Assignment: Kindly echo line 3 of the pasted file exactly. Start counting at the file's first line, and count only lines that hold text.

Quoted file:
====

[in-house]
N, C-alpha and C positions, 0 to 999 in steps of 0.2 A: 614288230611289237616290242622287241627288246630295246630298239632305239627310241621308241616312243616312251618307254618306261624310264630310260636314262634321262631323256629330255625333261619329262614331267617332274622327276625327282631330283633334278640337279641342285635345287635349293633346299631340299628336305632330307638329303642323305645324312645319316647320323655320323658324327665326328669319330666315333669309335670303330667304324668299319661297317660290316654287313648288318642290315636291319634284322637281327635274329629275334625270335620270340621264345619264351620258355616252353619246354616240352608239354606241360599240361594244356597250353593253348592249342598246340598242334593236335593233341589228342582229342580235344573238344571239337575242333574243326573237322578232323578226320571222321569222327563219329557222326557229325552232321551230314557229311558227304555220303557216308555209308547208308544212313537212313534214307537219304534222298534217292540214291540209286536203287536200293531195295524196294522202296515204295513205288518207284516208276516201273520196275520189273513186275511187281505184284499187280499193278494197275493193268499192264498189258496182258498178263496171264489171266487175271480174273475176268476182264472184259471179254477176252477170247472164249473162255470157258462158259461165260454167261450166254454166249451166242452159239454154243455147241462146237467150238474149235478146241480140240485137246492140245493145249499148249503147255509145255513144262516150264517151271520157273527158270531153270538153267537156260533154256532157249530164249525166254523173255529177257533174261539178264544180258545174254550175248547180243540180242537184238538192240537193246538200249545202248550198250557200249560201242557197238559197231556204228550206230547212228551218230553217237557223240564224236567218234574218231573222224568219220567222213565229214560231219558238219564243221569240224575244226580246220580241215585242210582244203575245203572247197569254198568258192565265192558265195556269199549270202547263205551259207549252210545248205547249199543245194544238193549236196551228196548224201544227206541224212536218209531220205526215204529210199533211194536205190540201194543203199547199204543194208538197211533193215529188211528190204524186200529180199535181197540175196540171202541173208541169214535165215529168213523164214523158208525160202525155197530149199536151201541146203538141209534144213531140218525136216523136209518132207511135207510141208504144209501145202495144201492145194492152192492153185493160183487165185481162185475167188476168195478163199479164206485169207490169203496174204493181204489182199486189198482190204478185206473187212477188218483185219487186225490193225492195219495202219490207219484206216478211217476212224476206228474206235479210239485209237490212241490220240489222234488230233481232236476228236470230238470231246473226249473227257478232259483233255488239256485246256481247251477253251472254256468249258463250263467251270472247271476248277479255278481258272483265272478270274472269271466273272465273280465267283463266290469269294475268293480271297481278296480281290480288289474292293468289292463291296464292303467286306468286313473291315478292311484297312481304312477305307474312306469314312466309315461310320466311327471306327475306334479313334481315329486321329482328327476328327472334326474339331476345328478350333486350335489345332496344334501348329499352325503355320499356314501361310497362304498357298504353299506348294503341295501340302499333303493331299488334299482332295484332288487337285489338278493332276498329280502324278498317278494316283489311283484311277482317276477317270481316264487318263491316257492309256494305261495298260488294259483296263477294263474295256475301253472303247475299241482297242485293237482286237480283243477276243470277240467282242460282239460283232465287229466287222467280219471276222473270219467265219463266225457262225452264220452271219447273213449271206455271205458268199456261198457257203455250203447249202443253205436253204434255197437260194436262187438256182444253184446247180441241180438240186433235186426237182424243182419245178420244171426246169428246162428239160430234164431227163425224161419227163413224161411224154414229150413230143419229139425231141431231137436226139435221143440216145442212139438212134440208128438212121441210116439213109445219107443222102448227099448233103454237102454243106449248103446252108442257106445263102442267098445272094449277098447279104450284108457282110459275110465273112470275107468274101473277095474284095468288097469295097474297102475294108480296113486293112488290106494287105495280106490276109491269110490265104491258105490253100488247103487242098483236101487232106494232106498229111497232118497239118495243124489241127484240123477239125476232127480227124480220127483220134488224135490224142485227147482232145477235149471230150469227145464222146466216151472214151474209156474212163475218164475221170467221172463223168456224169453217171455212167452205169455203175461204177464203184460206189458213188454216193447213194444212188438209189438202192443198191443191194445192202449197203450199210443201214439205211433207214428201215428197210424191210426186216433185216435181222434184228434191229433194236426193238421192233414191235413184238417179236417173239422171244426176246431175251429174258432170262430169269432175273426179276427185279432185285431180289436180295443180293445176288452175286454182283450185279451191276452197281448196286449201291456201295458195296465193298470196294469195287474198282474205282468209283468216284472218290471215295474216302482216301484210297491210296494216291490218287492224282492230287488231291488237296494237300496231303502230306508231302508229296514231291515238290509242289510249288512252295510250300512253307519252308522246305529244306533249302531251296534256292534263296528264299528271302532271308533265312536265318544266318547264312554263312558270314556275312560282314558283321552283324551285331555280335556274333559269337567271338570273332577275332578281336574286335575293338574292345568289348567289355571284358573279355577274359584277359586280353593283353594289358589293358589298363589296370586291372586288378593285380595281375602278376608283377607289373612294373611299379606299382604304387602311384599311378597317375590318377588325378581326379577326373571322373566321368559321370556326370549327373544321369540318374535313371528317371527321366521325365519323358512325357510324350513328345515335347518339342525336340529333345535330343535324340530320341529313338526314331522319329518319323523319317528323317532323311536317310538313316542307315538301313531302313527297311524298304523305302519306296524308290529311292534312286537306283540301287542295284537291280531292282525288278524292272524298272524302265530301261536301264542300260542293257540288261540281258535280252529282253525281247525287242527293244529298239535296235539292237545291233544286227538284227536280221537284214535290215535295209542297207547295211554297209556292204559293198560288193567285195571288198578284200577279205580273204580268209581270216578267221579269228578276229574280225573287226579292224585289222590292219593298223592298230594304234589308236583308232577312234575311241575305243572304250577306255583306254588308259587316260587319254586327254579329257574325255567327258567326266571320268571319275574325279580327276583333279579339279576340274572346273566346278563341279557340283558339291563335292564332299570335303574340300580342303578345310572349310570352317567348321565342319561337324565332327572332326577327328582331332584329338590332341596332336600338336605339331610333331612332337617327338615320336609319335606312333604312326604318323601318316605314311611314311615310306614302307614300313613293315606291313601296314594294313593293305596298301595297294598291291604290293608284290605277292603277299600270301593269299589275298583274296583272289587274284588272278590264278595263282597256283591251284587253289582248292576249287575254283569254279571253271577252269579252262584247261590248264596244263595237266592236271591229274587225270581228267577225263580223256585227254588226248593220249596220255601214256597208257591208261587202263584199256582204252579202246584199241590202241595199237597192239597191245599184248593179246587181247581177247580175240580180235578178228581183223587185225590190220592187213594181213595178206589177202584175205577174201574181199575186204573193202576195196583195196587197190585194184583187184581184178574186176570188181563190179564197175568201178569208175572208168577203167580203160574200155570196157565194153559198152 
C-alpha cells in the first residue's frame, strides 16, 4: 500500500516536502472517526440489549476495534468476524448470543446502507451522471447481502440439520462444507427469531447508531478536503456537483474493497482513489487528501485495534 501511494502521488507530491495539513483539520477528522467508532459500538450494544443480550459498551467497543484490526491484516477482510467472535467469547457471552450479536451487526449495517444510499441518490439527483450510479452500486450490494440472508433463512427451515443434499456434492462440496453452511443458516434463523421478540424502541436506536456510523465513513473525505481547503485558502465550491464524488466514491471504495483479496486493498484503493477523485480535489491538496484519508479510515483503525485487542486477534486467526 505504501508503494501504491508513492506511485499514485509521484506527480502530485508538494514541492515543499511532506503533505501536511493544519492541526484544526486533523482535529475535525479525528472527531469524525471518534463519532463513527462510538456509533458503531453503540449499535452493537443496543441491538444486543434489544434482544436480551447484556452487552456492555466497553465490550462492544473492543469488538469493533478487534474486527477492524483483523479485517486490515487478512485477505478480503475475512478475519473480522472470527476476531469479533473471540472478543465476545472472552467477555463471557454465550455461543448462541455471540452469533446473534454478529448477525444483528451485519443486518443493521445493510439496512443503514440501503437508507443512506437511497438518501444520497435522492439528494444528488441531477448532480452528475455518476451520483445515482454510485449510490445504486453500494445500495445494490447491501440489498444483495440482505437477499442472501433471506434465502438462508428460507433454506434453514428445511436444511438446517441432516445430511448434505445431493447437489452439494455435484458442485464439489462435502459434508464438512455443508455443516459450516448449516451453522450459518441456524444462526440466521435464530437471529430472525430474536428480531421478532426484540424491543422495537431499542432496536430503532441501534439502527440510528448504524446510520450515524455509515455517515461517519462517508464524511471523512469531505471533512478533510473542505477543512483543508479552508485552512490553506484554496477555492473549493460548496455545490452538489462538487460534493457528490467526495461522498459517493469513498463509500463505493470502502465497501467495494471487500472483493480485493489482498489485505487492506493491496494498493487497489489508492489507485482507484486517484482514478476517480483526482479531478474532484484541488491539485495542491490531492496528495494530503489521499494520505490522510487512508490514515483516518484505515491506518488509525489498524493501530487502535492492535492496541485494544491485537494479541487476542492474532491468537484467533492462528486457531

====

C-alpha cells in the first residue's frame, strides 16, 4: 500500500516536502472517526440489549476495534468476524448470543446502507451522471447481502440439520462444507427469531447508531478536503456537483474493497482513489487528501485495534 501511494502521488507530491495539513483539520477528522467508532459500538450494544443480550459498551467497543484490526491484516477482510467472535467469547457471552450479536451487526449495517444510499441518490439527483450510479452500486450490494440472508433463512427451515443434499456434492462440496453452511443458516434463523421478540424502541436506536456510523465513513473525505481547503485558502465550491464524488466514491471504495483479496486493498484503493477523485480535489491538496484519508479510515483503525485487542486477534486467526 505504501508503494501504491508513492506511485499514485509521484506527480502530485508538494514541492515543499511532506503533505501536511493544519492541526484544526486533523482535529475535525479525528472527531469524525471518534463519532463513527462510538456509533458503531453503540449499535452493537443496543441491538444486543434489544434482544436480551447484556452487552456492555466497553465490550462492544473492543469488538469493533478487534474486527477492524483483523479485517486490515487478512485477505478480503475475512478475519473480522472470527476476531469479533473471540472478543465476545472472552467477555463471557454465550455461543448462541455471540452469533446473534454478529448477525444483528451485519443486518443493521445493510439496512443503514440501503437508507443512506437511497438518501444520497435522492439528494444528488441531477448532480452528475455518476451520483445515482454510485449510490445504486453500494445500495445494490447491501440489498444483495440482505437477499442472501433471506434465502438462508428460507433454506434453514428445511436444511438446517441432516445430511448434505445431493447437489452439494455435484458442485464439489462435502459434508464438512455443508455443516459450516448449516451453522450459518441456524444462526440466521435464530437471529430472525430474536428480531421478532426484540424491543422495537431499542432496536430503532441501534439502527440510528448504524446510520450515524455509515455517515461517519462517508464524511471523512469531505471533512478533510473542505477543512483543508479552508485552512490553506484554496477555492473549493460548496455545490452538489462538487460534493457528490467526495461522498459517493469513498463509500463505493470502502465497501467495494471487500472483493480485493489482498489485505487492506493491496494498493487497489489508492489507485482507484486517484482514478476517480483526482479531478474532484484541488491539485495542491490531492496528495494530503489521499494520505490522510487512508490514515483516518484505515491506518488509525489498524493501530487502535492492535492496541485494544491485537494479541487476542492474532491468537484467533492462528486457531